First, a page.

Visual art students welcome 3D opportunities


Cassidy Bailey

Make their own 3d objects, students can.

Madison Tenney, Staff Writer

Last semester, Bearden High School received its own 3D printer. With this highly advanced piece of technology, students are able to create 3D objects in less than two hours, but students don’t seem to be taking advantage of this special experience yet.

Mrs. Kristen Heffern, one of the librarians, is in charge of 3D printing in the Maker Space Center. Mrs. Heffern understands that this process might seem intimidating for students that have never used it before.

“Students come in and say they want to use it, and they don’t know how so I show them,” she said. “Not many people realize they can use it and have no experience so [they] tend be intimidated.”

The printing process itself is quite interesting. The desired object is programed in and then once the plan is laid out, it starts to form the object. The object itself is made of plastic, wire-type material (in various colors) and is put into the printer through a clear tube that runs into the back of the machine to the arm forming the object. The material is then heated at 500 degrees and is layered on top of itself causing the wire to meld together.  

Even though the printer has been used, Mrs. Heffern wants students to know that anyone has access to the printer, with a fee of 20 cents for every gram printed, because of the lack of new people willing to use it.

Mrs. Heffern isn’t the only one promoting the use of the printer. Mrs. Anna Boyd, one of the Visual Art teachers, has been trying to persuade her students to use this new technology for a learning experience.

Mrs. Boyd has only a few students that have really showed interest in this media form. The few that do are prompted to create original designs and pieces to show their creativity and design skills. For AP art students, they could add a 3D design to the portfolio which helps with showing their abilities in various visual forms.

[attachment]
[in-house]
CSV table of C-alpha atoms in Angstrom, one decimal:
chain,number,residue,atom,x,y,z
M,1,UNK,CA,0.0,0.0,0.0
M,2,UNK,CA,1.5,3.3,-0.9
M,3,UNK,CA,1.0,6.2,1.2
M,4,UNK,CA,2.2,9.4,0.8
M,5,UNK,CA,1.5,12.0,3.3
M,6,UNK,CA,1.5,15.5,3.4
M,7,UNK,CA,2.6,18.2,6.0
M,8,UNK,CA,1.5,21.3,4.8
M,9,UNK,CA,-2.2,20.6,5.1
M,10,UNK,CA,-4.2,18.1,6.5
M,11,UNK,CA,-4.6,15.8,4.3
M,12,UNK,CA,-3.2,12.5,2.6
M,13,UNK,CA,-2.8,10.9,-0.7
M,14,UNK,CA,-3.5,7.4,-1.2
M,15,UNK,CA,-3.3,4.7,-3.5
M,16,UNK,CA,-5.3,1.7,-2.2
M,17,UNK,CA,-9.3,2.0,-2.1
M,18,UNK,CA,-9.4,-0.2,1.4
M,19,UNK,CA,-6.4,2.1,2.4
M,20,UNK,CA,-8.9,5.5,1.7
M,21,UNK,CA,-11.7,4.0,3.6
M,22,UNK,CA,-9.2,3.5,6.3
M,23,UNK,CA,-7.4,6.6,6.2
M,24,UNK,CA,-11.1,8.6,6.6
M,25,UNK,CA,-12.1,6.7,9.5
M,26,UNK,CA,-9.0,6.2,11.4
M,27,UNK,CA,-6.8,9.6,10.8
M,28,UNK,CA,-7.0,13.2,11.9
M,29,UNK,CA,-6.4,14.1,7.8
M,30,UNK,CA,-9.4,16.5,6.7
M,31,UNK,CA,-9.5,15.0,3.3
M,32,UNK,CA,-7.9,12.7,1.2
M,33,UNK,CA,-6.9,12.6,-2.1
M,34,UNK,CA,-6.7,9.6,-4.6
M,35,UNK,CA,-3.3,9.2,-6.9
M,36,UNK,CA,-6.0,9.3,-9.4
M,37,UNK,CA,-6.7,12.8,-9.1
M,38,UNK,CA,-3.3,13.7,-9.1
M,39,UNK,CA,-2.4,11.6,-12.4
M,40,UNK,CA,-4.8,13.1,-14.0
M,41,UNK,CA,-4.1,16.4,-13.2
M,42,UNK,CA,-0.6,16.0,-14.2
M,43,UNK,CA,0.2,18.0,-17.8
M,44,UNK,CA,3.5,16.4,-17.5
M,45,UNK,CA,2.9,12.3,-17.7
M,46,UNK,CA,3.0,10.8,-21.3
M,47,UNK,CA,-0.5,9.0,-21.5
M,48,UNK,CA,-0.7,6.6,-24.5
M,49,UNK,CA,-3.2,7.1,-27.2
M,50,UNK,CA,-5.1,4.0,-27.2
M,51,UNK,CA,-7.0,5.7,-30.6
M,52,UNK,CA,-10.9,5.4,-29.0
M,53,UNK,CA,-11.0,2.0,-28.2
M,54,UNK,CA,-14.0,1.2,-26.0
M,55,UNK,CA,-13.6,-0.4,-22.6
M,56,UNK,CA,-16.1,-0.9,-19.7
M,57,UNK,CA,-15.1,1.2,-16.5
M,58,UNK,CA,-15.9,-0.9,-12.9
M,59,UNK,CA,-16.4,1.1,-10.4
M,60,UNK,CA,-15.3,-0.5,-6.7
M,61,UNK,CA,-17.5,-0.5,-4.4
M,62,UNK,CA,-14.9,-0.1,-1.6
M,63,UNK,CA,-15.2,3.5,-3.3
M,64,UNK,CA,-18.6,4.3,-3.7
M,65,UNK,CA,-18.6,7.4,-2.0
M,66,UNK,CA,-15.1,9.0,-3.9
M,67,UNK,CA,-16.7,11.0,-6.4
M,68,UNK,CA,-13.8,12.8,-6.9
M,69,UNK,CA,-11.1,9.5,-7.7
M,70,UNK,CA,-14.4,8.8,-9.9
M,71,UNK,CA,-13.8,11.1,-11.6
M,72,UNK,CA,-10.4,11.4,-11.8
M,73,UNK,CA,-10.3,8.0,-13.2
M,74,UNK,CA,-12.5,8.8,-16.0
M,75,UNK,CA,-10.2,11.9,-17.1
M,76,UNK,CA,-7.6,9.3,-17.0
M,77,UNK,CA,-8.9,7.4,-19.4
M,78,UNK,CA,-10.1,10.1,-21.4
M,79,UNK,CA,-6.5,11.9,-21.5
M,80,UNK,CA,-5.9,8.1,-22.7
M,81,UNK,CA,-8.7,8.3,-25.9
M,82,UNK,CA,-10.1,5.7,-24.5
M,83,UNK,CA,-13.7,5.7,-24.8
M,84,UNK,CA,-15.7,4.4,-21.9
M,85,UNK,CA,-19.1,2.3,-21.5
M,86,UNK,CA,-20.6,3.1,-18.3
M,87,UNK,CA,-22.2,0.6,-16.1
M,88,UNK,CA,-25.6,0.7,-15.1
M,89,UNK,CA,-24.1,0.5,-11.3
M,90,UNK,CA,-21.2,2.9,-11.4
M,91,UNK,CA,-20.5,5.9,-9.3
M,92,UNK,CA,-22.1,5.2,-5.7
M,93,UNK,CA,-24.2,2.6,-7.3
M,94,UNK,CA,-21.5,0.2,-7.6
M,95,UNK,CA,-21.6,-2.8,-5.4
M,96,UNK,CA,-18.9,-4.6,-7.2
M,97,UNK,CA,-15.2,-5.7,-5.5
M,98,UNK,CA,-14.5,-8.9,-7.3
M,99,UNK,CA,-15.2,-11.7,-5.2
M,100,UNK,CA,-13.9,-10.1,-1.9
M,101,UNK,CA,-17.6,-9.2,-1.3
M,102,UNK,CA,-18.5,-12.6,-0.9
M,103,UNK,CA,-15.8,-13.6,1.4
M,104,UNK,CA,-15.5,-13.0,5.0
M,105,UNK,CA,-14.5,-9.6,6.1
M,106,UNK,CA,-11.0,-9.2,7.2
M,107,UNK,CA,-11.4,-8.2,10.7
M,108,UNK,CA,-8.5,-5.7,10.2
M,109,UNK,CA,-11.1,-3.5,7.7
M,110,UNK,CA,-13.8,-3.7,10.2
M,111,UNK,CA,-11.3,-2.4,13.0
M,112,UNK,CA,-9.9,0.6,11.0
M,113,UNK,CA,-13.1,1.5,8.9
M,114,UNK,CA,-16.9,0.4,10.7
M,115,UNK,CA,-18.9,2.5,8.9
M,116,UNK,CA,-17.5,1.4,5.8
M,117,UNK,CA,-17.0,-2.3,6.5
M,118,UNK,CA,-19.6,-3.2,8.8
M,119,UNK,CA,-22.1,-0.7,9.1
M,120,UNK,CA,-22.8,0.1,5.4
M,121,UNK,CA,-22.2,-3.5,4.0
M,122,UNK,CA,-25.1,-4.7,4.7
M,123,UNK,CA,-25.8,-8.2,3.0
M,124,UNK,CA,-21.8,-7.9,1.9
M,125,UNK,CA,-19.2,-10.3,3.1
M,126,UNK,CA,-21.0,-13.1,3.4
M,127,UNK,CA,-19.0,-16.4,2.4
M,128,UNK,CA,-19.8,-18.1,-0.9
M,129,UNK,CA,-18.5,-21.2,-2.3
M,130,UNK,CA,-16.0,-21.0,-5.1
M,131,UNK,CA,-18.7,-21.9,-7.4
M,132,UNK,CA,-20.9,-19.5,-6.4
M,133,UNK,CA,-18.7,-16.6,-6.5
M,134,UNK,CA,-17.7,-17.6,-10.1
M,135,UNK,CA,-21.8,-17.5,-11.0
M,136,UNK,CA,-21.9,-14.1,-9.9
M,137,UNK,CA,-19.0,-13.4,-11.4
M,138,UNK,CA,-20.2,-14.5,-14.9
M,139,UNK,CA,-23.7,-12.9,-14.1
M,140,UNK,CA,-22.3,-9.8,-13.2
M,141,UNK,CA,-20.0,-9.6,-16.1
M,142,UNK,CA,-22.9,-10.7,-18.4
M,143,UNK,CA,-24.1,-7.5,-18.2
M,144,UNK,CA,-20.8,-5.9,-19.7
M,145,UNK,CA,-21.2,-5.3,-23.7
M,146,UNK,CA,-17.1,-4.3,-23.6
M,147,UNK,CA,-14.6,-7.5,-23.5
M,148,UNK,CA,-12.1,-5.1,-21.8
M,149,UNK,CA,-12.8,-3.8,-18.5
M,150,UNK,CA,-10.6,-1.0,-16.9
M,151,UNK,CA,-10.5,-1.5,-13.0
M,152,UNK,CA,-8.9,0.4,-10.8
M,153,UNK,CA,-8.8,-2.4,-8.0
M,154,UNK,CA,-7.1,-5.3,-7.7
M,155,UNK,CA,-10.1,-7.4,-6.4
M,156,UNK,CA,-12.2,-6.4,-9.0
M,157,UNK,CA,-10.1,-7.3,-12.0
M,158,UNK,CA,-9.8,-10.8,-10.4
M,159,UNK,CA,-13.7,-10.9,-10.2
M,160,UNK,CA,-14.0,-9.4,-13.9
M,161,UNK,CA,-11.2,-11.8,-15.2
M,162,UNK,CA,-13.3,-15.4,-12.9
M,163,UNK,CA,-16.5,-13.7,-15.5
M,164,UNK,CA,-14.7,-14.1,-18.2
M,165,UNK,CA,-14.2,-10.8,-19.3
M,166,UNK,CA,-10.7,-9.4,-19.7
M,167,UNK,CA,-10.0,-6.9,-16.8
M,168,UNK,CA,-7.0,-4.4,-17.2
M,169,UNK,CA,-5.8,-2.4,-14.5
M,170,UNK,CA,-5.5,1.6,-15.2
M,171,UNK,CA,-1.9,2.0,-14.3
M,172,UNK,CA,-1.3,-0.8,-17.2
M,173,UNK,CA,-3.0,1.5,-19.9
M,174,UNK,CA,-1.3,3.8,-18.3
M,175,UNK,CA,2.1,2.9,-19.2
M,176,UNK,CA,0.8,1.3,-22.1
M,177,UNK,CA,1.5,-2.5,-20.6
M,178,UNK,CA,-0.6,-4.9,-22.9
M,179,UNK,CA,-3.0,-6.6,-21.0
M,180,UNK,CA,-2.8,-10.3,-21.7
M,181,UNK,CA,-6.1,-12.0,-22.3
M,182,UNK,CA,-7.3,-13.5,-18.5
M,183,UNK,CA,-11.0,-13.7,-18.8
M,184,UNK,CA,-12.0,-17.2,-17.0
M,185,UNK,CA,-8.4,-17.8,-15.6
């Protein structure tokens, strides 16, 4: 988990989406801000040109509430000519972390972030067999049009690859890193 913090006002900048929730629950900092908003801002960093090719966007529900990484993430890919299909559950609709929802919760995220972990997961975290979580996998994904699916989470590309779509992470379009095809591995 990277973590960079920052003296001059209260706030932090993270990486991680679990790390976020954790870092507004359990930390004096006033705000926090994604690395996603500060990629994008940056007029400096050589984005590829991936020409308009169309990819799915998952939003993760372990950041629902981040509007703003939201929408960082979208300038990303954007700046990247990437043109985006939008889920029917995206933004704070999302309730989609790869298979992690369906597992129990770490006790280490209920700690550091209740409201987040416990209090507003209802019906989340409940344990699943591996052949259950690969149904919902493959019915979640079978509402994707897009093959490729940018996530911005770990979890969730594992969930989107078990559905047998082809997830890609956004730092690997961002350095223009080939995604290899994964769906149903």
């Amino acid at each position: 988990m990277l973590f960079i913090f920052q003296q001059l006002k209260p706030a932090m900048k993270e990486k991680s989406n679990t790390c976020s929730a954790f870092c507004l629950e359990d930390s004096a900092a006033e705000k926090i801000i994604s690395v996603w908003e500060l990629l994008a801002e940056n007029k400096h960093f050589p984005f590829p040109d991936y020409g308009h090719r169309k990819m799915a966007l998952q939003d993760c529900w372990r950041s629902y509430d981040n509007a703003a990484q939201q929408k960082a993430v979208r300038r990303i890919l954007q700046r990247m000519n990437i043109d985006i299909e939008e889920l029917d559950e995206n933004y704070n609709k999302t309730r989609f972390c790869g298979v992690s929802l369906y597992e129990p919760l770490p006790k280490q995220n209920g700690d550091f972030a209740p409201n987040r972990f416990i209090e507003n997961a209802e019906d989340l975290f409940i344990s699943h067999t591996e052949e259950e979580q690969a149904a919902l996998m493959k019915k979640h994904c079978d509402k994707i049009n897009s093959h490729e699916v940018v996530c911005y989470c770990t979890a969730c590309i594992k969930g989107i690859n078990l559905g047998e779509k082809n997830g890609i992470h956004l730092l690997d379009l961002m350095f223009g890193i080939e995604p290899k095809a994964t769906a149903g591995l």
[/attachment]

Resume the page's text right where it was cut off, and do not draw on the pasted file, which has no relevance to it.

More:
Students seem to be worrying about the whole learning process that comes with the desire to print, but Mrs. Boyd has not used the printer herself and is trying to learn like many others including Mrs. Heffern. Students would learn about the process along with the teachers.

Cassidy Bailey, an advanced art student, is planning on using the printer for her portfolio this year. She will create an original line of couture monsters featuring creatures from the Scooby Doo TV series. Along with creating the costume designs, she will be in need of accessories ranging from earrings to headbands. Bailey plans on using the 3D printer for these special additions.

Bailey is not, however, the only art student being prompted to use the printer. Mrs. Victoria May, another art teacher, has announced that she will hold a competition that will relate to the 3D printing process.

Over the next semester, Mrs. May will closely monitor each of her students during class. She will take notice of things like helping other students or going above and beyond on a project. Each nine weeks, she will choose one student from each class and reward them.

“I want my art kids to know how to use it and that they have access to it,” she said.

The reward is that the student can print any object they desire and Mrs. May will pay, out of her own pocket, for the whole process.

So far students have been showing interest and Mrs. May has hope this will entice more students to visit the Maker Space Center.

“It’s bringing science and technology and art all together,” Mrs. May said.